Lots of lucky Swiss cows spend their summers in the mountains.
“Inalpes” festivals happen in the springtime when cows ascend toward their alpine pastures (the fall equivalent celebrating their return is “Désalpes”). Imagine a parade of flower-decorated bovines with immense clanging bells around their necks.
On Mother’s Day, we checked out one such festival that occurs about once every 10 years in the town of Estavannens, not far from Gruyères in the Fribourg region. The weather was cold and wet, but we packed our lunches and piled in our Mobility car to experience this traditional Swiss event.
Since 1956, the small mountain village of Estavannens has held a Poya celebration seven times. In the local dialect, the term “Poya” apparently refers to herds rising to their pastures. This 5-day event with food, music and more culminates in the cow procession on Sunday—a clanging parade of cows and other livestock with their human handlers dressed in traditional costumes.
Making Saffron Bread
At the Poya festival, the huge food tent served up typical festival fare—french fries, chicken nuggets, Swiss sausages, and pizza, for example. So when we got home, I decided to try making an allergy-friendly recipe from the Fribourg region. After consulting my Swiss cookbook, I chose a yellow-tinged saffron bread or “Cuchaule.”
After two failed attempts with saffron threads—the yellow color didn’t flow throughout the bread (I should have known better)—I finally tracked down small packets of powdered saffron, and it worked great.
Also, while I used flax meal in the bread, I decided to try an egg wash for the first time in over a year—now that our son has passed his “baked egg” food challenge. An egg wash gets crazy-baked to the point of turning brown, and the bread bakes for 25 minutes at 200°C/400°F, so I felt comfortable serving this to him (FYI: Allergy UK has a helpful table with “egg foods,” but always consult your allergist first to make sure).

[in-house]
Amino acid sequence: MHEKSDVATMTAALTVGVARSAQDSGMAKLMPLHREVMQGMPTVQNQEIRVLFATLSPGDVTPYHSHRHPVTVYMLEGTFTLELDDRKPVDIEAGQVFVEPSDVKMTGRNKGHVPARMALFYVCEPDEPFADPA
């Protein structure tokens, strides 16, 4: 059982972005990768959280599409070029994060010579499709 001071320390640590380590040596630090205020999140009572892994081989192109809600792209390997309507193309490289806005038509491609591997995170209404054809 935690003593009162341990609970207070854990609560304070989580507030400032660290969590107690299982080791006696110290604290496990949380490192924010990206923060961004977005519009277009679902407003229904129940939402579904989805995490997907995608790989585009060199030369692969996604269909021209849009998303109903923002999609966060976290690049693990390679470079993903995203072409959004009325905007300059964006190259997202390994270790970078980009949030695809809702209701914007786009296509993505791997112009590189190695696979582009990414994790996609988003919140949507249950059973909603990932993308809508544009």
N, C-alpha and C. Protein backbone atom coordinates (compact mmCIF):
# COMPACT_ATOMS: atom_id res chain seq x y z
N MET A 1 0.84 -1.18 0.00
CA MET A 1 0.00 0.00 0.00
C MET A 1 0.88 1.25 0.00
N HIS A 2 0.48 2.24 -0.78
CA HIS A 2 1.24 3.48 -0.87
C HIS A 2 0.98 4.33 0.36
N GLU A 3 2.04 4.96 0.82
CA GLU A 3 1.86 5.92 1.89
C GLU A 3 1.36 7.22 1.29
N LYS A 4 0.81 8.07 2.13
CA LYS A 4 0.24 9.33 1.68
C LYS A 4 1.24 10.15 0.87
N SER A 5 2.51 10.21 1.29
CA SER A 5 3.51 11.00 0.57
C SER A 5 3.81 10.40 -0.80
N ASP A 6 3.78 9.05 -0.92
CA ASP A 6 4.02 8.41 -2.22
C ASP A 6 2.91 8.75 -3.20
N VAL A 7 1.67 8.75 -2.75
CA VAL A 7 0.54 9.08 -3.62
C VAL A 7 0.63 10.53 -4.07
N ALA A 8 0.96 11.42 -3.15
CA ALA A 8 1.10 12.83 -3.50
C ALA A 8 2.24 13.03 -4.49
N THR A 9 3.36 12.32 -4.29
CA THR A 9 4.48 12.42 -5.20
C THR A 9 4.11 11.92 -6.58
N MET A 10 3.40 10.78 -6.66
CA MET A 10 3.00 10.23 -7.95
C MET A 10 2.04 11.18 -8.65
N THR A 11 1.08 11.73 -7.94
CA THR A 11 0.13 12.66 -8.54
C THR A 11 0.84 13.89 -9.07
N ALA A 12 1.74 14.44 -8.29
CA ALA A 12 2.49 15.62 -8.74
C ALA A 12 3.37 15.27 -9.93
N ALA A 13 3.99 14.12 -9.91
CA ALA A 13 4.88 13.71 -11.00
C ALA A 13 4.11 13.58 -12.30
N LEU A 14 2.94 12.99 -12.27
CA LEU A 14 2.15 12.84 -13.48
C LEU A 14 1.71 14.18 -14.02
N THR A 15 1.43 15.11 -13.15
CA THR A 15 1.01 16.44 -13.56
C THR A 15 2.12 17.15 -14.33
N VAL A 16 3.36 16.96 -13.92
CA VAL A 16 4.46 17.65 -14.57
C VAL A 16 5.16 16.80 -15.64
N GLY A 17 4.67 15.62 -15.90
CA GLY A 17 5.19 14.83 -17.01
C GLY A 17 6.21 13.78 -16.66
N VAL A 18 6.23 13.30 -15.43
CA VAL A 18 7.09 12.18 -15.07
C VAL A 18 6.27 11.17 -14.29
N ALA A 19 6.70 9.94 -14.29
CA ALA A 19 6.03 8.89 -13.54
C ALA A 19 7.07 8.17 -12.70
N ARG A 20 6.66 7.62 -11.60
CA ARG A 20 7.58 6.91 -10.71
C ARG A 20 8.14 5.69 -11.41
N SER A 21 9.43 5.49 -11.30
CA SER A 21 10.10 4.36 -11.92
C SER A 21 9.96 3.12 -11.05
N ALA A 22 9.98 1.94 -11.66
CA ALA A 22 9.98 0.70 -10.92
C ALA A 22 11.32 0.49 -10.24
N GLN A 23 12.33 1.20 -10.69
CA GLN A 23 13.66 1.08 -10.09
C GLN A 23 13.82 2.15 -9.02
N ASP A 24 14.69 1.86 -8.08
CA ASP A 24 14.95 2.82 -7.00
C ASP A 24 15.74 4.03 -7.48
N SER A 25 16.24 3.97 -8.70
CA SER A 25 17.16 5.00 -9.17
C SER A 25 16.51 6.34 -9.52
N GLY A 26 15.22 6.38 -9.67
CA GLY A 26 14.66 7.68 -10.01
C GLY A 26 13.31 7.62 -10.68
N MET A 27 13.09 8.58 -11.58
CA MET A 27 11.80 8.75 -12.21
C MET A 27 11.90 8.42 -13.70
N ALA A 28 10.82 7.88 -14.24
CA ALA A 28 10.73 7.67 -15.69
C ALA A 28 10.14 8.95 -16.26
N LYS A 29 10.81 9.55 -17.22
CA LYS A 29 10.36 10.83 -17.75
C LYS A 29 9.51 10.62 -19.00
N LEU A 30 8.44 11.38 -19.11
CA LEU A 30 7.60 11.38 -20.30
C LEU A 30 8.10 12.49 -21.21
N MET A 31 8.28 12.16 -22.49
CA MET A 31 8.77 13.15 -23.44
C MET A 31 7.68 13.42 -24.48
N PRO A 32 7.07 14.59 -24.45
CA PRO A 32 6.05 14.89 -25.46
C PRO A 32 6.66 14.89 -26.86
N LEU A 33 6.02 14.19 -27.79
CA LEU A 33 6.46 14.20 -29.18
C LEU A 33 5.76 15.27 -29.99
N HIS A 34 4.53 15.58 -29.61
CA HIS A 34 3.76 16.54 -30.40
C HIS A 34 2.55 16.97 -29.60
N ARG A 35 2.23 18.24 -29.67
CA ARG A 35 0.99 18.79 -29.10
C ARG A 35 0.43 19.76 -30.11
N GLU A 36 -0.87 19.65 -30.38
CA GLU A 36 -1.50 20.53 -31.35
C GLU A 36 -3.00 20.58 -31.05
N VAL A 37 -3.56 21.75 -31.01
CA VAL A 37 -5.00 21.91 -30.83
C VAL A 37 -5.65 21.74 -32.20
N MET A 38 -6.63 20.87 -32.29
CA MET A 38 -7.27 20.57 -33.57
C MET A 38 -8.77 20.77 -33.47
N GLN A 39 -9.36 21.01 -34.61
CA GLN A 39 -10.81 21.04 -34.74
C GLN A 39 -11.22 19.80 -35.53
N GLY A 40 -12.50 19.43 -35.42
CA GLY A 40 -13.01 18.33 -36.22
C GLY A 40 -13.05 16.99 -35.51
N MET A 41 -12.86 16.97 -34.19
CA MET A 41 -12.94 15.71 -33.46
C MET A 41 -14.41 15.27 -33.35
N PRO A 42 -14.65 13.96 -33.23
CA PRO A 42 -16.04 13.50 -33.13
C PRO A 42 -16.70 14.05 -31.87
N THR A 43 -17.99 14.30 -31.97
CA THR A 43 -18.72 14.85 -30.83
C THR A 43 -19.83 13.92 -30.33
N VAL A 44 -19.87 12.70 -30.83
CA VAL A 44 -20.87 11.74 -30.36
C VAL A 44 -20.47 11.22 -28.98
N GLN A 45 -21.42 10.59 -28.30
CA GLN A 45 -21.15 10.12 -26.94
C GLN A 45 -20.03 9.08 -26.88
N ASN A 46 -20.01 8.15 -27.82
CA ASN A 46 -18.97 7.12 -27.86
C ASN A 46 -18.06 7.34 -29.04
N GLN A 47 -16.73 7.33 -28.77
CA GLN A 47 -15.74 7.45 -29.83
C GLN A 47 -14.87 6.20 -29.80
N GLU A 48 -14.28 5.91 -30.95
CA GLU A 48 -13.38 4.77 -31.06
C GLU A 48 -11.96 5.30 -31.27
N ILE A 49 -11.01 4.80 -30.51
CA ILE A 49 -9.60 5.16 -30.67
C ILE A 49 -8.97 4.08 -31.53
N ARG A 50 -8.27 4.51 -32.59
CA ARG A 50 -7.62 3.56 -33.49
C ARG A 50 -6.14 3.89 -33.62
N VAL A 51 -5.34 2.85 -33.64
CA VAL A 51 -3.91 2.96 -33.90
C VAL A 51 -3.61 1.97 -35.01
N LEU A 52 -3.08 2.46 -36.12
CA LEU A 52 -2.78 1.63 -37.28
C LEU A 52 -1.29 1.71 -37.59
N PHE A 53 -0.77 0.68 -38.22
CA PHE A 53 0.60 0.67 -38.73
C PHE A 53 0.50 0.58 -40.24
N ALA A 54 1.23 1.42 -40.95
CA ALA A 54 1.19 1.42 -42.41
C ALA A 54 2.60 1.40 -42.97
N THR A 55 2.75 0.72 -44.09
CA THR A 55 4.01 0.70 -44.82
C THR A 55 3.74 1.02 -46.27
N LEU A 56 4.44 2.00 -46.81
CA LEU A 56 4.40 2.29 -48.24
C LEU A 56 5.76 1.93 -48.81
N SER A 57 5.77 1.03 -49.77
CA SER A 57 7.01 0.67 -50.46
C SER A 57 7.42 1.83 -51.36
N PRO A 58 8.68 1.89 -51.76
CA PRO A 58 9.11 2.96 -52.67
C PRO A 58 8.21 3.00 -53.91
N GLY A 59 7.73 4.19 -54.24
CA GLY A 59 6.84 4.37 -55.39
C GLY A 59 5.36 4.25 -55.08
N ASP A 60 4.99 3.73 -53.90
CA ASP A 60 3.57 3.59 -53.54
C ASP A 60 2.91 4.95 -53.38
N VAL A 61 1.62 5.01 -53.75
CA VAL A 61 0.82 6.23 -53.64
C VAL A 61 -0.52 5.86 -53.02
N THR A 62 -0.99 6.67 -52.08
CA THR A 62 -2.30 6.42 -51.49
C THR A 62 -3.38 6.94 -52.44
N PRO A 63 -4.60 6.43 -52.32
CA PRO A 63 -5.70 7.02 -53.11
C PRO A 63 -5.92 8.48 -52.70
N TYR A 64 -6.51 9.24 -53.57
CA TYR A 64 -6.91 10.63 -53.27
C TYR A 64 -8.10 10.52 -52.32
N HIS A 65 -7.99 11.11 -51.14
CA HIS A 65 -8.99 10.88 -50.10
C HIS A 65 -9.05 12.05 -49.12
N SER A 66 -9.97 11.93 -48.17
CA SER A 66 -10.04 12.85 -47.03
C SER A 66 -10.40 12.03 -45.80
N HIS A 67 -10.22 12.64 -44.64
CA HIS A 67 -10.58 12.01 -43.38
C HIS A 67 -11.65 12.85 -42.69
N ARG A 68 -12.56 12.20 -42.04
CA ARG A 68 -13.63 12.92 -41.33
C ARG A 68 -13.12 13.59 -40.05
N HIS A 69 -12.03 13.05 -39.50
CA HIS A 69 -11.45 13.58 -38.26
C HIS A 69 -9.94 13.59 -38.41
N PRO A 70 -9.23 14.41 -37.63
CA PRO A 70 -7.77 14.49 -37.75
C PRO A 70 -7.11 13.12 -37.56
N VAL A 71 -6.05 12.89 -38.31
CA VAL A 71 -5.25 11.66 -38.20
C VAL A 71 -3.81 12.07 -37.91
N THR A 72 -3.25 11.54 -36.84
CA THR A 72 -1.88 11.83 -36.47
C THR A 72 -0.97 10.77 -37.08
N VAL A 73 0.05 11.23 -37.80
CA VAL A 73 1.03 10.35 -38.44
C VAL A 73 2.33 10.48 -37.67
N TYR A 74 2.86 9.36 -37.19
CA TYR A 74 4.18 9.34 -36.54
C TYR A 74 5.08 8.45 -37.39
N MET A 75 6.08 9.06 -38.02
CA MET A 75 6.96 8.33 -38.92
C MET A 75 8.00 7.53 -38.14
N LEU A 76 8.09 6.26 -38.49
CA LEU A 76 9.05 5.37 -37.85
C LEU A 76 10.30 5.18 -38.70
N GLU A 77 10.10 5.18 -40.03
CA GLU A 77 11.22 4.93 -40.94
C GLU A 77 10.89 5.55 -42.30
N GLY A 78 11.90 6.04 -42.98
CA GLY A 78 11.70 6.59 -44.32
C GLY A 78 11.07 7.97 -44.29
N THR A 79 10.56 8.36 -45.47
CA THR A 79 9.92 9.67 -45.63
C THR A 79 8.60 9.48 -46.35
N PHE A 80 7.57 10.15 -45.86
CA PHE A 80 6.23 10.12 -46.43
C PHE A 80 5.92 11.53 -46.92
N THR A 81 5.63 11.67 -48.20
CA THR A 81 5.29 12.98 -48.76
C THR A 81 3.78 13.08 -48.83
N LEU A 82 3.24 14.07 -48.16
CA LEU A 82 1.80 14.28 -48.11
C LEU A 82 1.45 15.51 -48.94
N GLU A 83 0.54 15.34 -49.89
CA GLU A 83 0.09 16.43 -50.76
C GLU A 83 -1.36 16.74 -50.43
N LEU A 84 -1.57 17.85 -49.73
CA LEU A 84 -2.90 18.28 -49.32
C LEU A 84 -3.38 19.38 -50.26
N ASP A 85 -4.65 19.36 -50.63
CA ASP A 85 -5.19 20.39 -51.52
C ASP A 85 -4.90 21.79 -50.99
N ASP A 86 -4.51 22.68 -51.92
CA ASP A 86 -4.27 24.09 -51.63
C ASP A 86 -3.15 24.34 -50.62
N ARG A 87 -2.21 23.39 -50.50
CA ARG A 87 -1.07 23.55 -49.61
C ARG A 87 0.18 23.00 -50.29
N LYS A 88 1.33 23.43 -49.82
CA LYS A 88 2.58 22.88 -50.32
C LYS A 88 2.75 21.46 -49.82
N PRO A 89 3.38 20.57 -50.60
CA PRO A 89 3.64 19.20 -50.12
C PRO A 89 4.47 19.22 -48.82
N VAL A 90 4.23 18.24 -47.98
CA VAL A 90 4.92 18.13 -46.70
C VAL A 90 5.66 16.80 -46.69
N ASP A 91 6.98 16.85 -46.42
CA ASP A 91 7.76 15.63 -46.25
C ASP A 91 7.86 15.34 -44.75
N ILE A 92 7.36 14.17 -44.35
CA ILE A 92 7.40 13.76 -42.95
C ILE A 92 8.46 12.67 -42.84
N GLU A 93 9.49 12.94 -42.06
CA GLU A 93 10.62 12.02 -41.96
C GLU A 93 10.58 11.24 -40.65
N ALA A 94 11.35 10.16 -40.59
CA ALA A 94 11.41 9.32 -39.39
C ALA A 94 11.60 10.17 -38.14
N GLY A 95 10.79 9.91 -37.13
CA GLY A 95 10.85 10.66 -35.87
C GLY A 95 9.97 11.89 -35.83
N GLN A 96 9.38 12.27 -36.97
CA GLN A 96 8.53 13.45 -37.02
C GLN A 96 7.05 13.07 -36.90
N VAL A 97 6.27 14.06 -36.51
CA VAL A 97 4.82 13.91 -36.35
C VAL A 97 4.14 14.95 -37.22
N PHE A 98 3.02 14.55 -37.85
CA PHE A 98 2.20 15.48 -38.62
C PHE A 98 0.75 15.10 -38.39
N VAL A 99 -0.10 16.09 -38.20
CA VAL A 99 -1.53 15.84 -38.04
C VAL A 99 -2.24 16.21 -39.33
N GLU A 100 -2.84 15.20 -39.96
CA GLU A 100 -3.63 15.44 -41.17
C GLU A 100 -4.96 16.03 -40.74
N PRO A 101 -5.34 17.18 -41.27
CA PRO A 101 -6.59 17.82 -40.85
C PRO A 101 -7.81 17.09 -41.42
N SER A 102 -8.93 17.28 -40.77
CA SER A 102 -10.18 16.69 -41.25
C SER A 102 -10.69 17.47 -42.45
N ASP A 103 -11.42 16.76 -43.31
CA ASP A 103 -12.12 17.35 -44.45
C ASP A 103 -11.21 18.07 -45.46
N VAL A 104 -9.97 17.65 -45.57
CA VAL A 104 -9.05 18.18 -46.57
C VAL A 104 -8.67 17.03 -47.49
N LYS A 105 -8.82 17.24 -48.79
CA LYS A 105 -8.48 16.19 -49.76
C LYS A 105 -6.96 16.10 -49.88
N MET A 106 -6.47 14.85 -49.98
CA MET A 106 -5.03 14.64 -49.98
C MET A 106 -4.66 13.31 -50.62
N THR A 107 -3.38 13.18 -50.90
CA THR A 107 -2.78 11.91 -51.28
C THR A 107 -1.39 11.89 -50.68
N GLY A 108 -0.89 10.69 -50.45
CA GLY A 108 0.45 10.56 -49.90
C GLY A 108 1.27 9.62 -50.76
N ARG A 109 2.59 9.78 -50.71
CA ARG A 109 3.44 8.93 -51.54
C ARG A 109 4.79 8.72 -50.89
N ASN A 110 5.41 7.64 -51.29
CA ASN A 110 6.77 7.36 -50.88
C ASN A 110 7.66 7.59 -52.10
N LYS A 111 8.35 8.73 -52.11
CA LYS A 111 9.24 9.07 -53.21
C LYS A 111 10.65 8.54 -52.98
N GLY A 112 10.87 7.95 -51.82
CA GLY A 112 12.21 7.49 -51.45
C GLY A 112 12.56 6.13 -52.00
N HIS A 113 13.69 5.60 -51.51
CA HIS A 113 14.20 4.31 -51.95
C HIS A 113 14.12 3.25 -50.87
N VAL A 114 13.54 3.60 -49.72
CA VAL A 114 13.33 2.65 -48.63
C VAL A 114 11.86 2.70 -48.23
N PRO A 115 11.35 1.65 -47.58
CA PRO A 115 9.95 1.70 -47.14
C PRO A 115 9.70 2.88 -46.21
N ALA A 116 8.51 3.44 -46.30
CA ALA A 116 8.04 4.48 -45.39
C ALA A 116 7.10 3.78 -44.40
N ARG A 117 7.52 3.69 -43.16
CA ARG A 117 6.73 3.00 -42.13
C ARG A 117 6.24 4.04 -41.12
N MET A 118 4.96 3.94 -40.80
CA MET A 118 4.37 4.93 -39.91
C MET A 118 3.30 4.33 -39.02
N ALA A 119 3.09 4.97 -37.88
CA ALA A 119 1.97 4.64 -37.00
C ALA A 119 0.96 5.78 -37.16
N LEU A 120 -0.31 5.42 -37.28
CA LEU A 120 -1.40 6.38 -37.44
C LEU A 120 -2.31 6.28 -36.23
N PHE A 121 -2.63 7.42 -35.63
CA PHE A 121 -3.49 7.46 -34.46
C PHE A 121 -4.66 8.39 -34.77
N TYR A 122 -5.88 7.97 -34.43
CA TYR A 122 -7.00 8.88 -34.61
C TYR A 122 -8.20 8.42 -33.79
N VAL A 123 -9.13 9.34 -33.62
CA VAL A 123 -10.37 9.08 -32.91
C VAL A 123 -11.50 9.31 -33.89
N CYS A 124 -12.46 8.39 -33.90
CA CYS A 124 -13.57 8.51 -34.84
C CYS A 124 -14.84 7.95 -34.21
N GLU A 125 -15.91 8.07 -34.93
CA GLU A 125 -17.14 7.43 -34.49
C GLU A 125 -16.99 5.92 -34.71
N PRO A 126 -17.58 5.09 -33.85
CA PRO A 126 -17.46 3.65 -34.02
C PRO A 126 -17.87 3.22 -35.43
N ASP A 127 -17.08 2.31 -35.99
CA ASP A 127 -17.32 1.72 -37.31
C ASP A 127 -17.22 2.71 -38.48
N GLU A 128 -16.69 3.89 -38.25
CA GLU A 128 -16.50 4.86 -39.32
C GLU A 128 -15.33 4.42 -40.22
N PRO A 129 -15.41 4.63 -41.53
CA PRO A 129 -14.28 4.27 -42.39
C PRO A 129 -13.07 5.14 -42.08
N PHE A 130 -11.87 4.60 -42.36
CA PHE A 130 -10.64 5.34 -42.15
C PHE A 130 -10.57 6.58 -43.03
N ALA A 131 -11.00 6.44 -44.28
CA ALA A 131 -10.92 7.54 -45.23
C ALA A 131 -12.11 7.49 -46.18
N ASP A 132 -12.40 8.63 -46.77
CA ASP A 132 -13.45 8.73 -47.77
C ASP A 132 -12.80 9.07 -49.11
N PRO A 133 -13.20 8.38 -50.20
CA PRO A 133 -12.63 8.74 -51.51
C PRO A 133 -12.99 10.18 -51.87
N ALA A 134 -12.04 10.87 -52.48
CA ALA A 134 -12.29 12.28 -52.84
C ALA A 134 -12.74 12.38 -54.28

The Swiss serve Cuchaule with Bénichon mustard, a sweet and savory condiment made with white wine, vin cuit and spices. While I have a recipe for it, I couldn’t spare the time this week to make homemade mustard. I checked around for a pre-made version at a few stores, but found out it’s a seasonal product sold in the fall. So, like the Swiss, I’ll hold off until fall to try my own Bénichon mustard.
In the meantime, we’ll enjoy our Cuchaule! Here’s the allergy-friendly recipe (egg/dairy/nut-free), modified from my Betty Bossi cookbook.
Cuchaule (Swiss Saffron Bread)
3-3 ½ cups flour
1 ½ teaspoons salt
¼ cup sugar
2 ¼ teaspoons yeast
150 ml soy or rice milk
100 ml water
3 tablespoons vegetable-based margarine
1 pinch of saffron
1 tablespoon flax meal mixed with 3 tablespoons water
Glaze: 1 egg yolk, beaten OR 1-2 tablespoons vegetable-based margarine, melted
Whisk together dry ingredients in a large bowl—3 cups of flour, salt, sugar and yeast. Set aside.
Separately, mix together the milk substitute, water, margarine and saffron. Gently heat in a small saucepan, stirring constantly, just until the margarine is melted.
Mix flax meal with water and set aside for a few minutes. Add to dry ingredients along with the warmed saffron mixture. Stir together to form dough. Knead for about 5-10 minutes, adding the remaining flour as needed, until the dough is smooth and elastic.
Place in a covered bowl. Let rise until doubled in size, about one hour.
Form the dough into a round loaf and brush with glaze. Make crisscross cuts along the top. Place on a parchment-lined baking sheet.
Bake for about 25 minutes at 200°C/400°F. Remove and cool on a wire rack.
I could really devote a weekly series to Swiss bread. So many different, regional options. Look forward to trying them all. What’s your favorite? And, as always, Bon week-end!
Another holiday weekend in Switzerland leads to another new discovery… This time, we foraged for edible plantes sauvages, or “wild plants,” during a recent walk in the hills above our small Swiss city.
Thankfully, we had a very thoughtful Swiss friend who served as our guide—especially because we didn’t want to make any toxic mistakes by picking the wrong stuff! We really enjoyed hunting for fresh, local food at an affordable price (free!). In all, we tried four plants and some new recipes, all of which we plan to make again.
Nettle (Ortie, Urtica Dioica)